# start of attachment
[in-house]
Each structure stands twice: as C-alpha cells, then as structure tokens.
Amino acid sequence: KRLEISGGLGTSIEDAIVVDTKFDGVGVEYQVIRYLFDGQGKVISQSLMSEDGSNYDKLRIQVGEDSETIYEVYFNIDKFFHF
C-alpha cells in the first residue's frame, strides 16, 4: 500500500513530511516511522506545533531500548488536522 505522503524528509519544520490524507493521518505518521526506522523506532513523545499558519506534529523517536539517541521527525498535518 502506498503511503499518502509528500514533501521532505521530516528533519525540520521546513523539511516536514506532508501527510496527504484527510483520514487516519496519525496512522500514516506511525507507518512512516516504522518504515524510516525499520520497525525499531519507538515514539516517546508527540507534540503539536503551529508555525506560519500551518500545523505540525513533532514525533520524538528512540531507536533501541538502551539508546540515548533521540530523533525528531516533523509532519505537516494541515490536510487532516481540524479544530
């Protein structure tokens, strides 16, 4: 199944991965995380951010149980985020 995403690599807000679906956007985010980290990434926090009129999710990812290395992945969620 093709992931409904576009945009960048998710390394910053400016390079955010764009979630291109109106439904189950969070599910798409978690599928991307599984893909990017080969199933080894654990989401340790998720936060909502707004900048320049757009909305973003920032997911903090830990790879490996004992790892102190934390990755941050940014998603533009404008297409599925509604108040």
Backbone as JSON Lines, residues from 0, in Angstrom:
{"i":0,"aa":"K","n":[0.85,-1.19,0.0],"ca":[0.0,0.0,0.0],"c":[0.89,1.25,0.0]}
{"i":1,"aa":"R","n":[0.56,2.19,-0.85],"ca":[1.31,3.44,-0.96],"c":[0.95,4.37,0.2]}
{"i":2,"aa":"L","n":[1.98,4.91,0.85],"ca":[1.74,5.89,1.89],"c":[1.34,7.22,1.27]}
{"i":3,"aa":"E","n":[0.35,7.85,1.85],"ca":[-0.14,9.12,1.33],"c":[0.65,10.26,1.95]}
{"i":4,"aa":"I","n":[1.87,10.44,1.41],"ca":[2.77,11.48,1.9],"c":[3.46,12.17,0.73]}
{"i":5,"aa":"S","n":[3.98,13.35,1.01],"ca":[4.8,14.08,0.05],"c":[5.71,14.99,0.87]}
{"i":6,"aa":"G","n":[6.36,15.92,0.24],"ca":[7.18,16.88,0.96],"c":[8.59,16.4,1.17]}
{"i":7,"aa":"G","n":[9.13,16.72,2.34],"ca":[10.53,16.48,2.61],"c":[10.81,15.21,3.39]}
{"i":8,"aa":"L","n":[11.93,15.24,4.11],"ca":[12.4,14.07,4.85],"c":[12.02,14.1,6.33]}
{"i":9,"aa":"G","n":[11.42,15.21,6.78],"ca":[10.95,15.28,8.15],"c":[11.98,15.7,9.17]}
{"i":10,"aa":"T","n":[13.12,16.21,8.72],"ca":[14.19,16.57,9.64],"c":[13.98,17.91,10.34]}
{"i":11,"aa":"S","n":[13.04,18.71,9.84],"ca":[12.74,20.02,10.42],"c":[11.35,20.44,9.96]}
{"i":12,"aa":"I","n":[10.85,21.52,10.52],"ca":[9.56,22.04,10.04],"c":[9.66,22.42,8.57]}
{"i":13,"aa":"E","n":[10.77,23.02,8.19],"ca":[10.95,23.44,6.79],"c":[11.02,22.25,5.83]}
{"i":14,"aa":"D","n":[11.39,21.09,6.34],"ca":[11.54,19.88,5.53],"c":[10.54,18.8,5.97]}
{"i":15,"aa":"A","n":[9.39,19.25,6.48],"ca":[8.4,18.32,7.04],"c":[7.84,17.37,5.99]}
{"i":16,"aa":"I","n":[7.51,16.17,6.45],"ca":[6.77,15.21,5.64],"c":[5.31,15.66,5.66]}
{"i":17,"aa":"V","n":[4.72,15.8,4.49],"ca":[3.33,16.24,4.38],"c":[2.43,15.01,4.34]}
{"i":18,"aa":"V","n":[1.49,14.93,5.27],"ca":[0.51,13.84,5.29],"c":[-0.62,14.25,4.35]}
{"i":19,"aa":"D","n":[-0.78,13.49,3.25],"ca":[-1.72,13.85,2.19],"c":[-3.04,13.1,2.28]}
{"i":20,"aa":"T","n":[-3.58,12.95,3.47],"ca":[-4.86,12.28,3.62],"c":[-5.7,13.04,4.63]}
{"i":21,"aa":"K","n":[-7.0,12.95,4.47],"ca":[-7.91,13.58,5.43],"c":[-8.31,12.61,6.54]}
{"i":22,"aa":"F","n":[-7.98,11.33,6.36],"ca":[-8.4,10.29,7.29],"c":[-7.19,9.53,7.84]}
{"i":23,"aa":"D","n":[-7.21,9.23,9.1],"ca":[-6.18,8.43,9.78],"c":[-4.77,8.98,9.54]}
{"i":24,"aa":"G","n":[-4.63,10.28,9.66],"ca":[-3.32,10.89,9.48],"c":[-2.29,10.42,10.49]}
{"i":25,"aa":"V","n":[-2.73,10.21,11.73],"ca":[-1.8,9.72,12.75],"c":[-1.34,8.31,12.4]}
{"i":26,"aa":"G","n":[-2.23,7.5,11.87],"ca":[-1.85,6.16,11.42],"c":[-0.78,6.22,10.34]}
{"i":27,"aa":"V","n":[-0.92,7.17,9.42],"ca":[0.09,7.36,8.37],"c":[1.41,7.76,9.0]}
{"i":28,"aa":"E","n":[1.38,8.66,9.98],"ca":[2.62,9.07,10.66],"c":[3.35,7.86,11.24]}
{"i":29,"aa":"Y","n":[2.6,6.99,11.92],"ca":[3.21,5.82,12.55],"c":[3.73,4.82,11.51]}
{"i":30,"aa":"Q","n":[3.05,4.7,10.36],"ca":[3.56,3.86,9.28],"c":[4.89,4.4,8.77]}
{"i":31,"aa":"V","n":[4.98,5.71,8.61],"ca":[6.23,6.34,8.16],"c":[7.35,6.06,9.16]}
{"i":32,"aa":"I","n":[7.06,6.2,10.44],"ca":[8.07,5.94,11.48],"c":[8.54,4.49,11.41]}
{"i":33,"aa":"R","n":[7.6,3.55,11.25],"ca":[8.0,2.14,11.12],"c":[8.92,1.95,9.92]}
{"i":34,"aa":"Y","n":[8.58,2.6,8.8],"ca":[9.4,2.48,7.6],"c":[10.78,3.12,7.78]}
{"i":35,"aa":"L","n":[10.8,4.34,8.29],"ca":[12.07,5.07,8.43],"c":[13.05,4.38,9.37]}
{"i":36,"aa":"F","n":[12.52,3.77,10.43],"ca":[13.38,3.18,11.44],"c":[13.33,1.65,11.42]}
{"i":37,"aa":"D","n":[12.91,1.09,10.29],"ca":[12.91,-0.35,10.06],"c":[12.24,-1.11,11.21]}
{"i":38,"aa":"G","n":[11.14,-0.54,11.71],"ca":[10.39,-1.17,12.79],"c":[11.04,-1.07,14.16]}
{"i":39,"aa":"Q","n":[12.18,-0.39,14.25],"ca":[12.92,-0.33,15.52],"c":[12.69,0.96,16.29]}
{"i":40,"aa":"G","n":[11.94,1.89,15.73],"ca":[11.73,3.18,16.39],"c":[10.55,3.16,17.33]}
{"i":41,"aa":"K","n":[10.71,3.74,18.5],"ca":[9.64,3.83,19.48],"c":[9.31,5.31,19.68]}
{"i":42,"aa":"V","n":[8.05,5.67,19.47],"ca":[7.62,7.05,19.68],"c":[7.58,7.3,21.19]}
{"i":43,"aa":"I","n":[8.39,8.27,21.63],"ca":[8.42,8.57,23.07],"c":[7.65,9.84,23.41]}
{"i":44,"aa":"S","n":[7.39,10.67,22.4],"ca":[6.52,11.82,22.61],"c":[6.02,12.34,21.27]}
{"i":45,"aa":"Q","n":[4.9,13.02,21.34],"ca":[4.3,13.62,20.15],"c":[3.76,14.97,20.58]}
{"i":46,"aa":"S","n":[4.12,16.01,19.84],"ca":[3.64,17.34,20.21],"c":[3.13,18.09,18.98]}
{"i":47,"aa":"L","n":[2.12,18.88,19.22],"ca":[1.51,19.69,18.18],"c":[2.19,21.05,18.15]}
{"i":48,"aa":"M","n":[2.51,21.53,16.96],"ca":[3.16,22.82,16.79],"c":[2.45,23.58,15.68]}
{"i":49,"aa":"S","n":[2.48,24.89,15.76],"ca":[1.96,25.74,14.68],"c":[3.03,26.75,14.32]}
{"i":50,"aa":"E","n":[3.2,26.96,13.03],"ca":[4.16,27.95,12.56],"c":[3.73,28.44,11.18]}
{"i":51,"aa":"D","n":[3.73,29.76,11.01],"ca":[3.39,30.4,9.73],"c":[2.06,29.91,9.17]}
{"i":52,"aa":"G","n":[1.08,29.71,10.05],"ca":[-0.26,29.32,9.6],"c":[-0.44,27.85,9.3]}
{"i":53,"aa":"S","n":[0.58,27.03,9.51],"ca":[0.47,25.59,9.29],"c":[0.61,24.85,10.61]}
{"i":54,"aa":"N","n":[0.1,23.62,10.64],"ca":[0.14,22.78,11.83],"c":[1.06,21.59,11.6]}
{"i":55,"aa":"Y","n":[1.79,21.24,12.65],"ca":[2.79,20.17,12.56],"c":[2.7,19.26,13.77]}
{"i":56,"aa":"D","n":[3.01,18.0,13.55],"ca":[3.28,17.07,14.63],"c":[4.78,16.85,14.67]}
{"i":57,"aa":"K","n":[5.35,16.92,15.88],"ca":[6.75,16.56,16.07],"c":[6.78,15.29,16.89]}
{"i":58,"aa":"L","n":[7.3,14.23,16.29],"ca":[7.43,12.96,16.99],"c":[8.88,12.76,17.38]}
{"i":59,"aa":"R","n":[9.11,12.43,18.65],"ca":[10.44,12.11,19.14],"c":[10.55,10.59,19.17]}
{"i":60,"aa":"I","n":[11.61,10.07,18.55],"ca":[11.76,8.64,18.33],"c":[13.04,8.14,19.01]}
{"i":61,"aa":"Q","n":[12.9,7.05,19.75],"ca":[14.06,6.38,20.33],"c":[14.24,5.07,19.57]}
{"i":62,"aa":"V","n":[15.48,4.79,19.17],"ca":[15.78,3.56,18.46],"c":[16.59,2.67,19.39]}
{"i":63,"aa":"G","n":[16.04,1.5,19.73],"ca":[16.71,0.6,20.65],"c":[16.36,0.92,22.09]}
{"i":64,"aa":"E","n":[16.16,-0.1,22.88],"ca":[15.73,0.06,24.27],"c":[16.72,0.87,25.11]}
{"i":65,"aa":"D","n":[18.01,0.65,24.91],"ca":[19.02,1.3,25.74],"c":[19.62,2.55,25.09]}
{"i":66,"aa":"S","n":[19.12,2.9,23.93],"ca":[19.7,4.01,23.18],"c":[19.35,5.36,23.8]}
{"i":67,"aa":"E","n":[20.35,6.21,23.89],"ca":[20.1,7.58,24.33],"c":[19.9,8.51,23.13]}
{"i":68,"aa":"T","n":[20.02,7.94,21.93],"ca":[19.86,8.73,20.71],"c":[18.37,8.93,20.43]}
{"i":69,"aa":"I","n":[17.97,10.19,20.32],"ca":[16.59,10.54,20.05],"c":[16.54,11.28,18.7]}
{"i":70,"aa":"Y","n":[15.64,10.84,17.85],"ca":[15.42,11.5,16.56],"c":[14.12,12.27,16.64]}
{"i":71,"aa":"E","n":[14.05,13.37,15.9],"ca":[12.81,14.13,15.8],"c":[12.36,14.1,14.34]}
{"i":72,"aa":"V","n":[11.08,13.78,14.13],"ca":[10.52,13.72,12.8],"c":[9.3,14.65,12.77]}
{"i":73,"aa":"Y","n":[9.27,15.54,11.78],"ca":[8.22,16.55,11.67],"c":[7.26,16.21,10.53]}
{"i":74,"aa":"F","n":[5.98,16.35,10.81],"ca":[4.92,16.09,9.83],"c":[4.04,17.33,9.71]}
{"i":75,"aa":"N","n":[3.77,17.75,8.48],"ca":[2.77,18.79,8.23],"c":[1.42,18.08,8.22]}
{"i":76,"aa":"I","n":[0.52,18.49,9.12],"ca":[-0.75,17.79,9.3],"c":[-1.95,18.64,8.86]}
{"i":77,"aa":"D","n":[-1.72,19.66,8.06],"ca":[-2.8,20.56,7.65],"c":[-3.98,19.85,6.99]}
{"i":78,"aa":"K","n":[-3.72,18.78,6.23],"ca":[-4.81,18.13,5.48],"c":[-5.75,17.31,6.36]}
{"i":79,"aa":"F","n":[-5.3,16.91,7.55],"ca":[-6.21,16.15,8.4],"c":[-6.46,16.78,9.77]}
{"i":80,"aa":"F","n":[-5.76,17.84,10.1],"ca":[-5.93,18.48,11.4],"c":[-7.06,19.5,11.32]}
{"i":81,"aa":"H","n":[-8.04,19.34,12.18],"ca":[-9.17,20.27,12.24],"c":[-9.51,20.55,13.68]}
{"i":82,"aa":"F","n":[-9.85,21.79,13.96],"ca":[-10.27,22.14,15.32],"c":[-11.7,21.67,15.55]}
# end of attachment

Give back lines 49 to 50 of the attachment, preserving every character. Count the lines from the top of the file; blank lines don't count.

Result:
{"i":42,"aa":"V","n":[8.05,5.67,19.47],"ca":[7.62,7.05,19.68],"c":[7.58,7.3,21.19]}
{"i":43,"aa":"I","n":[8.39,8.27,21.63],"ca":[8.42,8.57,23.07],"c":[7.65,9.84,23.41]}